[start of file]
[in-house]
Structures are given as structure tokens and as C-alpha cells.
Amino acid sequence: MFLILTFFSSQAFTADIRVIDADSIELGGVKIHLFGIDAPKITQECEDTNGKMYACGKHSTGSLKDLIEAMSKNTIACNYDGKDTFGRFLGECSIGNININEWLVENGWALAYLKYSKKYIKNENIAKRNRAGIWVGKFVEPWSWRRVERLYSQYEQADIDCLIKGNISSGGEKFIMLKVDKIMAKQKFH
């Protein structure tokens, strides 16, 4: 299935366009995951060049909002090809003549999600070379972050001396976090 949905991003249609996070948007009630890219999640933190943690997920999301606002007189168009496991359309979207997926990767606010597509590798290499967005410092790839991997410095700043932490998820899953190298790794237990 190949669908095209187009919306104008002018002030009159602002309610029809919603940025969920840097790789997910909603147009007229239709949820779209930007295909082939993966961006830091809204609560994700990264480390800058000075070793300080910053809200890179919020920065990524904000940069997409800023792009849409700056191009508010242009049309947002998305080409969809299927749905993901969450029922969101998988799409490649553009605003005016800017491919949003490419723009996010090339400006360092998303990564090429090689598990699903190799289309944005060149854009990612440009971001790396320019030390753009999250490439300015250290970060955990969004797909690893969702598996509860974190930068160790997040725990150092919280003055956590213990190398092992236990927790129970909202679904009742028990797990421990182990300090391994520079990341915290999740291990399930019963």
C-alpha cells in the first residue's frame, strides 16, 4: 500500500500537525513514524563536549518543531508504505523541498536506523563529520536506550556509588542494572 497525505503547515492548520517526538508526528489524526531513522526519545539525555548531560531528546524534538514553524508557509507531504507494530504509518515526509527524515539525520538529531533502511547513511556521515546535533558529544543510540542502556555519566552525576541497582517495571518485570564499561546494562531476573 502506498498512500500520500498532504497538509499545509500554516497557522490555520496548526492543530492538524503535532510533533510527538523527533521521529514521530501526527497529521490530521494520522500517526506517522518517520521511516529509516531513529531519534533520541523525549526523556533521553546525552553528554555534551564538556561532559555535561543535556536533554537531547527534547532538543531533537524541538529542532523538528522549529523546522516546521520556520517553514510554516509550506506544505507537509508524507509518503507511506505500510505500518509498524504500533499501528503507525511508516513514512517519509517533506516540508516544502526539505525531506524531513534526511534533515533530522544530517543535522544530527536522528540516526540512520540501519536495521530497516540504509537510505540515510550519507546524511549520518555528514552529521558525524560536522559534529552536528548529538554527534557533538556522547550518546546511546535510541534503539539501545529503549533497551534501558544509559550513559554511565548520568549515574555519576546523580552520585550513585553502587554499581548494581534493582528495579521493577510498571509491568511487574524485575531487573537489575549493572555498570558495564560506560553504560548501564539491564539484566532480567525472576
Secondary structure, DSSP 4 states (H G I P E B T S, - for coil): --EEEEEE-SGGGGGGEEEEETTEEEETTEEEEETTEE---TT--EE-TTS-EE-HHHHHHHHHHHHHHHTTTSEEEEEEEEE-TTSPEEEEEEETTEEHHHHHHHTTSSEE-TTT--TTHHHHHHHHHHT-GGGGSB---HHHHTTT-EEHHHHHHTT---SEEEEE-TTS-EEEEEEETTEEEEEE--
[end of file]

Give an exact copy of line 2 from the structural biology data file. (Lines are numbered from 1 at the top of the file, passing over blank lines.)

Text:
Structures are given as structure tokens and as C-alpha cells.